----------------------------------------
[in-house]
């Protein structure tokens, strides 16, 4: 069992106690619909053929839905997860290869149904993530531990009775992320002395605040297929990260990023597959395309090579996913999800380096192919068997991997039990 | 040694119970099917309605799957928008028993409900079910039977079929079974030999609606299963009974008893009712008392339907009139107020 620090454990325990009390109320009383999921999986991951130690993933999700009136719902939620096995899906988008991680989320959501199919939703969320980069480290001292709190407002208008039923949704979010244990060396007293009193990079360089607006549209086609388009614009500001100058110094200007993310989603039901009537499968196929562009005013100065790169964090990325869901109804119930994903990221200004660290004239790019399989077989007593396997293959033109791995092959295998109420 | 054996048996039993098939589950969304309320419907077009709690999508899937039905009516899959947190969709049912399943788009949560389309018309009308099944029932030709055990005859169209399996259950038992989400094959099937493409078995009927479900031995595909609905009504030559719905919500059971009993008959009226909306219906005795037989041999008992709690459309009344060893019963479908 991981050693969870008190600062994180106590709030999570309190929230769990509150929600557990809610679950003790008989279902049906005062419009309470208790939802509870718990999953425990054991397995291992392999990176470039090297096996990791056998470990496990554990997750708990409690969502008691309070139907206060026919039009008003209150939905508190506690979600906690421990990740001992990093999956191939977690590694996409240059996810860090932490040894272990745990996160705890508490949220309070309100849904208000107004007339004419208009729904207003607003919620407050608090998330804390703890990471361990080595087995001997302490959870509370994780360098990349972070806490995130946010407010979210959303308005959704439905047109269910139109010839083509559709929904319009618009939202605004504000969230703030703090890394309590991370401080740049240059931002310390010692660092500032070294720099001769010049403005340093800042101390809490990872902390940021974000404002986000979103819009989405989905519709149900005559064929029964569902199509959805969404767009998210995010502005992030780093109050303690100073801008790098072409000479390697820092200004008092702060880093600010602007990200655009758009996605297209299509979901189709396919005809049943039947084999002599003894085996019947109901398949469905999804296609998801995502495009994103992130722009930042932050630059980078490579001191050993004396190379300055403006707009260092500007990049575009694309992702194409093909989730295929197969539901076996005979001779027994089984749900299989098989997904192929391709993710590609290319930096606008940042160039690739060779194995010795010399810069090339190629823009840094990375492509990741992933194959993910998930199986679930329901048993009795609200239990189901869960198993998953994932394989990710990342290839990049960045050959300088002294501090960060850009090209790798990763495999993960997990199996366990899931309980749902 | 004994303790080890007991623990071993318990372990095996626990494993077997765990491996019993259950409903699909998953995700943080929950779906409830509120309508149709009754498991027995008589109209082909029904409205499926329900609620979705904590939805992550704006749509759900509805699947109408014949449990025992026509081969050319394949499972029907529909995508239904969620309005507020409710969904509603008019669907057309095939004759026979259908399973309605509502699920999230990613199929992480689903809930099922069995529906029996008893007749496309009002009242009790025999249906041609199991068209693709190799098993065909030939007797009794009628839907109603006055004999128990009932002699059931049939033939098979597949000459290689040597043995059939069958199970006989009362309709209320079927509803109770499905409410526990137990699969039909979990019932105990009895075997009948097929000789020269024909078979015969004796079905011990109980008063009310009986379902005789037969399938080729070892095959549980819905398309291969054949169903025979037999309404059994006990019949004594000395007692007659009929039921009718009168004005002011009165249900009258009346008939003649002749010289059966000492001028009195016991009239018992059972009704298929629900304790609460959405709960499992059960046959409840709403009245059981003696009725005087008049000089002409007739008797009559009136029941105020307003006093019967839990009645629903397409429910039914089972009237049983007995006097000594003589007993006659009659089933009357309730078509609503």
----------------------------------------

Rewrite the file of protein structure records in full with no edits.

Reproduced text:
[in-house]
């Protein structure tokens, strides 16, 4: 069992106690619909053929839905997860290869149904993530531990009775992320002395605040297929990260990023597959395309090579996913999800380096192919068997991997039990 | 040694119970099917309605799957928008028993409900079910039977079929079974030999609606299963009974008893009712008392339907009139107020 620090454990325990009390109320009383999921999986991951130690993933999700009136719902939620096995899906988008991680989320959501199919939703969320980069480290001292709190407002208008039923949704979010244990060396007293009193990079360089607006549209086609388009614009500001100058110094200007993310989603039901009537499968196929562009005013100065790169964090990325869901109804119930994903990221200004660290004239790019399989077989007593396997293959033109791995092959295998109420 | 054996048996039993098939589950969304309320419907077009709690999508899937039905009516899959947190969709049912399943788009949560389309018309009308099944029932030709055990005859169209399996259950038992989400094959099937493409078995009927479900031995595909609905009504030559719905919500059971009993008959009226909306219906005795037989041999008992709690459309009344060893019963479908 991981050693969870008190600062994180106590709030999570309190929230769990509150929600557990809610679950003790008989279902049906005062419009309470208790939802509870718990999953425990054991397995291992392999990176470039090297096996990791056998470990496990554990997750708990409690969502008691309070139907206060026919039009008003209150939905508190506690979600906690421990990740001992990093999956191939977690590694996409240059996810860090932490040894272990745990996160705890508490949220309070309100849904208000107004007339004419208009729904207003607003919620407050608090998330804390703890990471361990080595087995001997302490959870509370994780360098990349972070806490995130946010407010979210959303308005959704439905047109269910139109010839083509559709929904319009618009939202605004504000969230703030703090890394309590991370401080740049240059931002310390010692660092500032070294720099001769010049403005340093800042101390809490990872902390940021974000404002986000979103819009989405989905519709149900005559064929029964569902199509959805969404767009998210995010502005992030780093109050303690100073801008790098072409000479390697820092200004008092702060880093600010602007990200655009758009996605297209299509979901189709396919005809049943039947084999002599003894085996019947109901398949469905999804296609998801995502495009994103992130722009930042932050630059980078490579001191050993004396190379300055403006707009260092500007990049575009694309992702194409093909989730295929197969539901076996005979001779027994089984749900299989098989997904192929391709993710590609290319930096606008940042160039690739060779194995010795010399810069090339190629823009840094990375492509990741992933194959993910998930199986679930329901048993009795609200239990189901869960198993998953994932394989990710990342290839990049960045050959300088002294501090960060850009090209790798990763495999993960997990199996366990899931309980749902 | 004994303790080890007991623990071993318990372990095996626990494993077997765990491996019993259950409903699909998953995700943080929950779906409830509120309508149709009754498991027995008589109209082909029904409205499926329900609620979705904590939805992550704006749509759900509805699947109408014949449990025992026509081969050319394949499972029907529909995508239904969620309005507020409710969904509603008019669907057309095939004759026979259908399973309605509502699920999230990613199929992480689903809930099922069995529906029996008893007749496309009002009242009790025999249906041609199991068209693709190799098993065909030939007797009794009628839907109603006055004999128990009932002699059931049939033939098979597949000459290689040597043995059939069958199970006989009362309709209320079927509803109770499905409410526990137990699969039909979990019932105990009895075997009948097929000789020269024909078979015969004796079905011990109980008063009310009986379902005789037969399938080729070892095959549980819905398309291969054949169903025979037999309404059994006990019949004594000395007692007659009929039921009718009168004005002011009165249900009258009346008939003649002749010289059966000492001028009195016991009239018992059972009704298929629900304790609460959405709960499992059960046959409840709403009245059981003696009725005087008049000089002409007739008797009559009136029941105020307003006093019967839990009645629903397409429910039914089972009237049983007995006097000594003589007993006659009659089933009357309730078509609503």